Cover image of the review
Shop between 'off peak', c.1950s, lithograph, printed in colour inks, from multiple stones [or plates], 97.2 x 59.8 cm (printed image), Collection: National Gallery of Australia, Canberra)

Harold Freedman: Artist for the People

6 May 2017
Art Gallery of Ballarat 1 Apr - 28 May 2017

The Harold Freedman exhibition, on display at the Art Gallery of Ballarat until the end of this month, is sub-headed ‘Artist for the people’. In order to entice people deep into the pokey rear galleries where the show is hung, it would seem that a degree of assuagement is required. Trust me people, promises the curator, this is an artist for you!

Curated by Julie McLaren, Freedman’s designation as a people’s artist is explained by his democratic teaching style, his well-known murals, and his service as an Official War Artist in World War II. If official offices are a sign of success (if not popularity), Freedman has another bizarre notch in his belt as the only person to ever serve as Victoria’s ‘State Artist’.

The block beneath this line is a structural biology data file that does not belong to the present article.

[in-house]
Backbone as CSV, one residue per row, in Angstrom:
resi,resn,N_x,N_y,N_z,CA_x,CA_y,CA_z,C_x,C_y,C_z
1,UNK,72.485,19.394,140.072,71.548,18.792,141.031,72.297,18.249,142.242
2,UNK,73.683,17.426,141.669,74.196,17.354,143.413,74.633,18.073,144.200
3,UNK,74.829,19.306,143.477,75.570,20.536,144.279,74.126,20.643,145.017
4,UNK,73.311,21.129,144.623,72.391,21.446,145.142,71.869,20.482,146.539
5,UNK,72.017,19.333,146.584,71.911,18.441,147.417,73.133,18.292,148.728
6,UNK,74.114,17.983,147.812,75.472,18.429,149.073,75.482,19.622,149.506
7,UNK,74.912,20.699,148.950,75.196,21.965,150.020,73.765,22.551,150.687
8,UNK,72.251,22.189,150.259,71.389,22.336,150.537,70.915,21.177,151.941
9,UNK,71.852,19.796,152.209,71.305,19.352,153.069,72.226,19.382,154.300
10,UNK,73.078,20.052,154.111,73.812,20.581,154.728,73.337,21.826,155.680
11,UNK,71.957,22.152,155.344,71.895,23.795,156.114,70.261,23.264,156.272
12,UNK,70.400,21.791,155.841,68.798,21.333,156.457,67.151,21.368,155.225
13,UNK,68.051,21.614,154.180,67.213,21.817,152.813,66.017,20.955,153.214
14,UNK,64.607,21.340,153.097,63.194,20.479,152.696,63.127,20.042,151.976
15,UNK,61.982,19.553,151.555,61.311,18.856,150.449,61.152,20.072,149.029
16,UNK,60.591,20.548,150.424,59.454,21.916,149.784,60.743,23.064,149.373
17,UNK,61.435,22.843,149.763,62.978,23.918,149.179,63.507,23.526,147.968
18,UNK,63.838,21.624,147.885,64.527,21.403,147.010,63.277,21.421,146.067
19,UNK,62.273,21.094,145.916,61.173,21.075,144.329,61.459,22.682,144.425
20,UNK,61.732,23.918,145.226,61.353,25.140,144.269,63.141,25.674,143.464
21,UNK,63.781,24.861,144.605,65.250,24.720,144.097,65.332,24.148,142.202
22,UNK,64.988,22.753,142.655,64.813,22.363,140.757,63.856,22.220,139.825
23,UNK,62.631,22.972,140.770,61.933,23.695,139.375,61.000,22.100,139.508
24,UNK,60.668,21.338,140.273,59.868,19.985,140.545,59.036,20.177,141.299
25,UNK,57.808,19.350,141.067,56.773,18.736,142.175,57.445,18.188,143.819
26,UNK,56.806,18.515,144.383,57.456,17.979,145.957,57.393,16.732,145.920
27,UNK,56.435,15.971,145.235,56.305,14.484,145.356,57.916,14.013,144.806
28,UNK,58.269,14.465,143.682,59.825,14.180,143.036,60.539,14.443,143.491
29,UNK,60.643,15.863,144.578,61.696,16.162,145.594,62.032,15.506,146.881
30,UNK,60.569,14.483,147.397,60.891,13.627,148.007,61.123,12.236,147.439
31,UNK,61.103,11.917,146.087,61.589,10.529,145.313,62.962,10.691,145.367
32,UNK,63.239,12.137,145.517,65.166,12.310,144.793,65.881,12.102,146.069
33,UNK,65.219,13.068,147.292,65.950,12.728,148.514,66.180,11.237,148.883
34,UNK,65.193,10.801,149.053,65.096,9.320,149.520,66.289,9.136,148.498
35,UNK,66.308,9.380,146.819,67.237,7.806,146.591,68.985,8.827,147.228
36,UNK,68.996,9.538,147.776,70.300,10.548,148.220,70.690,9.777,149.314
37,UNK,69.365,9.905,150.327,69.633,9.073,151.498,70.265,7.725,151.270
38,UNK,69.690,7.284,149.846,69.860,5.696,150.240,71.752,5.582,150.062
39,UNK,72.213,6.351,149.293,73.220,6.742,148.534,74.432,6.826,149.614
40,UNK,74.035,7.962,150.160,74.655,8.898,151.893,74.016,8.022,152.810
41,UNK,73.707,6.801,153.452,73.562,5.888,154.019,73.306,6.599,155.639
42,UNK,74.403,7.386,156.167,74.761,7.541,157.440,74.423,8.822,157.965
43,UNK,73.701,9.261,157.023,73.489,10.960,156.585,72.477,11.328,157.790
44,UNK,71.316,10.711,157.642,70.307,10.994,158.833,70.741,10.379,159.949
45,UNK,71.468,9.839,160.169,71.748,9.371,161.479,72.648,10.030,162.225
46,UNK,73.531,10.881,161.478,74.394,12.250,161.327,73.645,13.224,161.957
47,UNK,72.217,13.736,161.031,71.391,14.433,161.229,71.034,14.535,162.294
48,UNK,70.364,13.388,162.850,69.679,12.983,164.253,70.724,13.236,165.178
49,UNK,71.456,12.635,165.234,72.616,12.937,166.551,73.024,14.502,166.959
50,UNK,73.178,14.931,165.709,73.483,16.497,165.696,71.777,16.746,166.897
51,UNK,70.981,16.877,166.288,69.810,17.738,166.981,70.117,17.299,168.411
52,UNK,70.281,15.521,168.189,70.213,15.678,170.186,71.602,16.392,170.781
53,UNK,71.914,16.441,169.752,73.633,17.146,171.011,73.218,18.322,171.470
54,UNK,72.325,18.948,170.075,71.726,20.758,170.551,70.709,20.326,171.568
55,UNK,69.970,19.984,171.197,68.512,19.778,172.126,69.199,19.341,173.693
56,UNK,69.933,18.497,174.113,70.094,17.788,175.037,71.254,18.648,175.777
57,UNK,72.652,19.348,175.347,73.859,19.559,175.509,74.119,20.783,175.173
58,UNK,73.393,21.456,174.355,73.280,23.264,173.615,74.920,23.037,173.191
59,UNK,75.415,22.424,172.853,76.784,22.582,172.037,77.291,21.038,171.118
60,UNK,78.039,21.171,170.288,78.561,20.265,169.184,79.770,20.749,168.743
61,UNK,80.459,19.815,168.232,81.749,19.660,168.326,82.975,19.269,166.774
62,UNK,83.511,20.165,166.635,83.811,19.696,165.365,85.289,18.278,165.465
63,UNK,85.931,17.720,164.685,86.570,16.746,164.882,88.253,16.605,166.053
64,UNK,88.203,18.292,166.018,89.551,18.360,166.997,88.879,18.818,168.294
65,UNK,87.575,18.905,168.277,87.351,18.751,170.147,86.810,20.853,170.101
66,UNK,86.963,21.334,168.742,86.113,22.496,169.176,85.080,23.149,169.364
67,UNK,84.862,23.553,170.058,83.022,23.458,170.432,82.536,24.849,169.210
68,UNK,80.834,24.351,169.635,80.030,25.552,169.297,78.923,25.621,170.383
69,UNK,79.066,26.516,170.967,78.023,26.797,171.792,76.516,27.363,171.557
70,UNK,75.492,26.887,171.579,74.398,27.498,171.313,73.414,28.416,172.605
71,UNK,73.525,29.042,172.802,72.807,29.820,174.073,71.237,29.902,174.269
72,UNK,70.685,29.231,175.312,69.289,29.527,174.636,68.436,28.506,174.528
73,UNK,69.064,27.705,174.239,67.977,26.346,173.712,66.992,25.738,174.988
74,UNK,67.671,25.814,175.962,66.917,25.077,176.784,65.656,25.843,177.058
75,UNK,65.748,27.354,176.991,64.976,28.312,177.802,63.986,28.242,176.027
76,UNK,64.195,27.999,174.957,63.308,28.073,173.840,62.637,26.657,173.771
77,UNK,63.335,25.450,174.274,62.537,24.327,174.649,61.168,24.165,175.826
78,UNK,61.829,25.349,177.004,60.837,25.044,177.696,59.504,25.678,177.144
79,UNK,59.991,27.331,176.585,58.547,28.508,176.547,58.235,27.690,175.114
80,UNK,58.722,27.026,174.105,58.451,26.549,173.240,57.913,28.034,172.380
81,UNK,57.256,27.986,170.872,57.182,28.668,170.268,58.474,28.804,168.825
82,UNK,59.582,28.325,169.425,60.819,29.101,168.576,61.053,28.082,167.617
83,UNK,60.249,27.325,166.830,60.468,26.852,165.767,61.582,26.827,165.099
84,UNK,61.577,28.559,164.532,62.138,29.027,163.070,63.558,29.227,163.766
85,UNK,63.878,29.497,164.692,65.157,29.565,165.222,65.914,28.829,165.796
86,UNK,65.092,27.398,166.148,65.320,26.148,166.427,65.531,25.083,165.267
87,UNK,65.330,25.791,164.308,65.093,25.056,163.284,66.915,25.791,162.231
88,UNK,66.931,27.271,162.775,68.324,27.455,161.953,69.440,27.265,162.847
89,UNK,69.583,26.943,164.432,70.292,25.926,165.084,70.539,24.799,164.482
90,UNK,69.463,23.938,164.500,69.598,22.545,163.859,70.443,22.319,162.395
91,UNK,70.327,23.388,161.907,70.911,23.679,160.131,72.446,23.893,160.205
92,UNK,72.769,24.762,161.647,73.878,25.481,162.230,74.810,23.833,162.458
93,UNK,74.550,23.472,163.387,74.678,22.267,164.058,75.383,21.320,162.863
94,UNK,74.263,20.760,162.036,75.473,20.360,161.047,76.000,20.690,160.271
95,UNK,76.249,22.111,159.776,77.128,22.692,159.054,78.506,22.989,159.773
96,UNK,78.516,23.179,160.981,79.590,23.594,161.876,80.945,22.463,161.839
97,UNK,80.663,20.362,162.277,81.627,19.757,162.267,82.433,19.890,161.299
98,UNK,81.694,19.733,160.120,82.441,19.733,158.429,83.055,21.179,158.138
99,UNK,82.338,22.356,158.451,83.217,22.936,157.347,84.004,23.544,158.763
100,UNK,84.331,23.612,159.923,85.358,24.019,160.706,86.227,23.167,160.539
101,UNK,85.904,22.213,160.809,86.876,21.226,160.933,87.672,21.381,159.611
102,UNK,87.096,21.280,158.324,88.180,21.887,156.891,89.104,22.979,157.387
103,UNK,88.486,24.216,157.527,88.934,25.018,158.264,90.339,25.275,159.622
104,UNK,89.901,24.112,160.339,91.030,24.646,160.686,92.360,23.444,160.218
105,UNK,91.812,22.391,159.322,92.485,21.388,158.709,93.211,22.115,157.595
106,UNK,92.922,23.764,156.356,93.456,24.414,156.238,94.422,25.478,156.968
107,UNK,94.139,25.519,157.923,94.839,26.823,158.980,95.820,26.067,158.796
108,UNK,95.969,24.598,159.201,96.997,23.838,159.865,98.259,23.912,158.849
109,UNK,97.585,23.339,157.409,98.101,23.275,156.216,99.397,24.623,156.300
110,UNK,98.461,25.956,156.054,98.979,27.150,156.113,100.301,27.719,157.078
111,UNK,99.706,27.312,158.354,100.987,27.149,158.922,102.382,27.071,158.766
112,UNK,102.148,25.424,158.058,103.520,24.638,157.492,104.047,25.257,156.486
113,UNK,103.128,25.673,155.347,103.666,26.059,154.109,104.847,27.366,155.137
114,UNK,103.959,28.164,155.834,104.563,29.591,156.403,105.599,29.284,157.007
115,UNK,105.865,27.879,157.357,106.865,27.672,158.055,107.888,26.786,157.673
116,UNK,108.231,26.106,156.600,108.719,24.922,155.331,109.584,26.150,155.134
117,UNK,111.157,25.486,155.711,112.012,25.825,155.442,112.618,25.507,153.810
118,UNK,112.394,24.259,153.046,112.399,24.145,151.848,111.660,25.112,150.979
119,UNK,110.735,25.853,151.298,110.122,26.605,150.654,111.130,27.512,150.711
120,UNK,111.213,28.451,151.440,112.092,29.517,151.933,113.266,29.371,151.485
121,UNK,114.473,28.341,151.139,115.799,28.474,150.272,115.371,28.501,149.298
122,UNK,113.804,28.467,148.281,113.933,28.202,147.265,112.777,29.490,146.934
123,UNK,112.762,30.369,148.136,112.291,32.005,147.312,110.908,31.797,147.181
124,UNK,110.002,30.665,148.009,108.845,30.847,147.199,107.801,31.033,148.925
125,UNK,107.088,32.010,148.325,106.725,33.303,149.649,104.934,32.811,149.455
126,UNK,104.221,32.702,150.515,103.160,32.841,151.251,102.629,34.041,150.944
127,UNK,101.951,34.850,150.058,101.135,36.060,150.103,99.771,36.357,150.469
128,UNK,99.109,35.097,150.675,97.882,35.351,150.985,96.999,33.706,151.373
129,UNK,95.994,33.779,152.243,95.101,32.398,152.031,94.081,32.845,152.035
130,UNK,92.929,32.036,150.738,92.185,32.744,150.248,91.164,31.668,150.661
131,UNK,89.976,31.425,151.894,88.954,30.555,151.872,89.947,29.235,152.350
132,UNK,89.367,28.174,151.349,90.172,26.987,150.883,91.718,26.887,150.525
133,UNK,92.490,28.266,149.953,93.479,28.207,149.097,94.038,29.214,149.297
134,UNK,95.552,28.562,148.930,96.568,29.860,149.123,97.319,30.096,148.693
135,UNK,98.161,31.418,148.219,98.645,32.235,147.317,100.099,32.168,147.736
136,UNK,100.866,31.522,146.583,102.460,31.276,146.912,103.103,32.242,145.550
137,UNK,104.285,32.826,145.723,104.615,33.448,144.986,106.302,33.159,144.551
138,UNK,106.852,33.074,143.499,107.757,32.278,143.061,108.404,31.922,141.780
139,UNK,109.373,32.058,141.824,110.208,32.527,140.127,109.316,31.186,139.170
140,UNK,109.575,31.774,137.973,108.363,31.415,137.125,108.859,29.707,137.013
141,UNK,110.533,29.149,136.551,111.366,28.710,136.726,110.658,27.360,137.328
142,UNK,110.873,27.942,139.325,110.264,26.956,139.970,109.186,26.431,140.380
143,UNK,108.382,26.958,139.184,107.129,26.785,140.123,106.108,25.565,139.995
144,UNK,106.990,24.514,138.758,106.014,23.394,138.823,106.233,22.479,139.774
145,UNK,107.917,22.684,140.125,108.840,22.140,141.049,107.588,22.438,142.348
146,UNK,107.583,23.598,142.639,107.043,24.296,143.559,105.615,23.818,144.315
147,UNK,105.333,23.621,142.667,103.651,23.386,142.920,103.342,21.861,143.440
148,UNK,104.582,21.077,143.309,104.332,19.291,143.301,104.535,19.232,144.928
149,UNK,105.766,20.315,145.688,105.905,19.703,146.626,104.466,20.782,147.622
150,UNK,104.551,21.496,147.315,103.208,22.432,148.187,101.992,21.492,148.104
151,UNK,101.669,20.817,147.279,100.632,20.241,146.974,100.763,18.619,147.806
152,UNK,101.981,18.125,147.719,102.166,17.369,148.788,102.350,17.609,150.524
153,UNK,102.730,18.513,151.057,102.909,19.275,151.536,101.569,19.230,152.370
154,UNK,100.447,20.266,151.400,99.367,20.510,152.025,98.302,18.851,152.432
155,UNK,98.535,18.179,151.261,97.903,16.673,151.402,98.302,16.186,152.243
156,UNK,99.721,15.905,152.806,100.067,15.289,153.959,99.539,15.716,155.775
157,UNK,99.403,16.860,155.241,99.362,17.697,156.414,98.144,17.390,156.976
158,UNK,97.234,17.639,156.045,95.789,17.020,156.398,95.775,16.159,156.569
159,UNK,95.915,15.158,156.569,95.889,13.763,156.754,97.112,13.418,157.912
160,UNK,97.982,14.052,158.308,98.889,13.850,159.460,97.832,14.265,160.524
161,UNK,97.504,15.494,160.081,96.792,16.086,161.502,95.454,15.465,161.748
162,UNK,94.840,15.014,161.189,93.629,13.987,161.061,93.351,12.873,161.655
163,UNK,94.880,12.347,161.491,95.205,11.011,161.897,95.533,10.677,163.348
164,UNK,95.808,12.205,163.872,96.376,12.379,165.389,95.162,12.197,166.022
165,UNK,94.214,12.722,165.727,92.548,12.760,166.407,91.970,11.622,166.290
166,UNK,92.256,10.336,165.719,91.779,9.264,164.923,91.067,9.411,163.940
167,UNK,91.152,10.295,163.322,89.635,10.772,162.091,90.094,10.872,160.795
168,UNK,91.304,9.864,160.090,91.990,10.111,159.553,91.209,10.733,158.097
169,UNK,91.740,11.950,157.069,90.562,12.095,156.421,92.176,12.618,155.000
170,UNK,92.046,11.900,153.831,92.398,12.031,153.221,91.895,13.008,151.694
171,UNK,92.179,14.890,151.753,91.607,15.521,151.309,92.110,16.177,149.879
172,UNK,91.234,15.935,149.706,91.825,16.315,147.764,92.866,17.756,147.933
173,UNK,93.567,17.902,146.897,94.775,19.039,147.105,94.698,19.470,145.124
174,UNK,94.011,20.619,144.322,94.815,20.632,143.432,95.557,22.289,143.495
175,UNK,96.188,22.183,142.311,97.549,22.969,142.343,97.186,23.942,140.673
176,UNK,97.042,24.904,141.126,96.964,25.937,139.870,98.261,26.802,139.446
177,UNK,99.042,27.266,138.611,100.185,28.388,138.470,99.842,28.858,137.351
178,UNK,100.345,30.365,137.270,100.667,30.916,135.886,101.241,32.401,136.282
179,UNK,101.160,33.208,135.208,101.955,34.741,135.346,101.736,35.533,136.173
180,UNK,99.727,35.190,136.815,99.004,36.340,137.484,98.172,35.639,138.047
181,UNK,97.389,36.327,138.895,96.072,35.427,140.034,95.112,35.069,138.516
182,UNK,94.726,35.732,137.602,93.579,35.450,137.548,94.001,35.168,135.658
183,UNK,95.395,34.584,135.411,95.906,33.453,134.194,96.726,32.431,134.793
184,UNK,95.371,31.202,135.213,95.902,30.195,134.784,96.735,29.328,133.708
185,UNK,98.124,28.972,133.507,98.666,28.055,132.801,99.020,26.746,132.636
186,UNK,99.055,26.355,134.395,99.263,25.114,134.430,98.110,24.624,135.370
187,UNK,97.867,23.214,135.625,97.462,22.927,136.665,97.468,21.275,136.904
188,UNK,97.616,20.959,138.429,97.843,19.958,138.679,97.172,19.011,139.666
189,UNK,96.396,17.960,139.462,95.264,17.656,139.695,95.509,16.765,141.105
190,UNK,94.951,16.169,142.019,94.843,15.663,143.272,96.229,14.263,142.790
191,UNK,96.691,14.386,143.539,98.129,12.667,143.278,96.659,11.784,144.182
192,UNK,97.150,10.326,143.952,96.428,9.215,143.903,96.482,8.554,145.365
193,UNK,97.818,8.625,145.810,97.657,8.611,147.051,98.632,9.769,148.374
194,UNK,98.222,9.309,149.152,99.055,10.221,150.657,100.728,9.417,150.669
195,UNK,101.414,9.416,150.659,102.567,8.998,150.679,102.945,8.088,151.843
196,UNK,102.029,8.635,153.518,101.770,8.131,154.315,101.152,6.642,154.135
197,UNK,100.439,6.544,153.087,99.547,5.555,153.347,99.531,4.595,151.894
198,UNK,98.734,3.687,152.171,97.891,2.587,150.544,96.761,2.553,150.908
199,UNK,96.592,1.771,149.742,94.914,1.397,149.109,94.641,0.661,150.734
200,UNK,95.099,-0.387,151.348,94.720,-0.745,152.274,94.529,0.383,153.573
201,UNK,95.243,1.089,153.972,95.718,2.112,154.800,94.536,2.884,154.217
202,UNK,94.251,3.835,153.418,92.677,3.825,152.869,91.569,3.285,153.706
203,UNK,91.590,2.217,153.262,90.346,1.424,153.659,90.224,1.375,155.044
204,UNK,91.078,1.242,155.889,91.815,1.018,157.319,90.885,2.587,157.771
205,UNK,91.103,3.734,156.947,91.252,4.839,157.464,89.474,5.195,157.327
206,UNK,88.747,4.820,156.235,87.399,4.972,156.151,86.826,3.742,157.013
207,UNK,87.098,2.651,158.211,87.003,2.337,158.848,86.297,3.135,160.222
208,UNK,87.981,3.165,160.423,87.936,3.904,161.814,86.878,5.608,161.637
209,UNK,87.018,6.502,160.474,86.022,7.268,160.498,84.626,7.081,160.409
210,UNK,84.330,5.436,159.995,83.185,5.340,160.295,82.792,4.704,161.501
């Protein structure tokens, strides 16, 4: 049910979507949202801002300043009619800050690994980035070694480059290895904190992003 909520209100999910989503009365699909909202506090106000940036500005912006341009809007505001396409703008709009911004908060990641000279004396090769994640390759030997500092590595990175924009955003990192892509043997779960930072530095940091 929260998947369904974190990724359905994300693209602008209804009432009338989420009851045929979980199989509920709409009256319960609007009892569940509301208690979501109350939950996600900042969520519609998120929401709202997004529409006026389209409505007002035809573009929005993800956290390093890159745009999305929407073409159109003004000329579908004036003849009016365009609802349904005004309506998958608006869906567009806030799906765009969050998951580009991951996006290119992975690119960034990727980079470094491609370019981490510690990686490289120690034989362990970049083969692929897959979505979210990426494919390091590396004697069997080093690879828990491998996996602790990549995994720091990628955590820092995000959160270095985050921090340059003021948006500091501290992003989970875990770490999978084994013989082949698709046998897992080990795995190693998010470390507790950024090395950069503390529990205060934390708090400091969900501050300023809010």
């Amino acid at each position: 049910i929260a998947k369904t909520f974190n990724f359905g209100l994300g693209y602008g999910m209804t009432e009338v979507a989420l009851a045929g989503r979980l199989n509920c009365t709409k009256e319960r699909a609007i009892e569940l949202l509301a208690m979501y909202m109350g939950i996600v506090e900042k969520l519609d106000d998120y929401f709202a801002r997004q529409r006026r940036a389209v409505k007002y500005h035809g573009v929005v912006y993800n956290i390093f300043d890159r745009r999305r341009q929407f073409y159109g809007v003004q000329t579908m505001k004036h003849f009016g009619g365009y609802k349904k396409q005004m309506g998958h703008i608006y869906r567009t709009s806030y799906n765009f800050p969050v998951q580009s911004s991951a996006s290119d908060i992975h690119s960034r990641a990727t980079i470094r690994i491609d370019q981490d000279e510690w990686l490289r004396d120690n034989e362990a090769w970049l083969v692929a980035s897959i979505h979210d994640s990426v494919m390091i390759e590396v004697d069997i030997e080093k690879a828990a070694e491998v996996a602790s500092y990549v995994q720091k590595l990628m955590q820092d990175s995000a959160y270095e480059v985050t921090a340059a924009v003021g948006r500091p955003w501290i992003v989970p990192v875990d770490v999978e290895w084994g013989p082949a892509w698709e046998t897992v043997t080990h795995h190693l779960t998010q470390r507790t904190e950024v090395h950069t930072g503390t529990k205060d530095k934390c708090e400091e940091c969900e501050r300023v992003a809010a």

If you need a clearer description of how Freedman became a “peoples’ artist” in pre-WWII Melbourne, the large catalogue written by Gavin Fry, David Freedman (the artist’s son) and David Jack (the artist’s assistant, son of artist Kenneth Jack) provides a delicious comparison: “While some of his contemporaries, notably Sidney Nolan and Albert Tucker, were also grafting away in commercial studios, Freedman enjoyed the challenge and made it central to his work, rather than seeing it as some irksome task”. Freedman, unlike some people, worked as a jobbing artist and didn’t complain. Perhaps in a contrast to an “artists’ artist”, a peoples’ artist works: they aren’t restless or vainglorious, and they make art to entertain and to decorate the lives of other working people.

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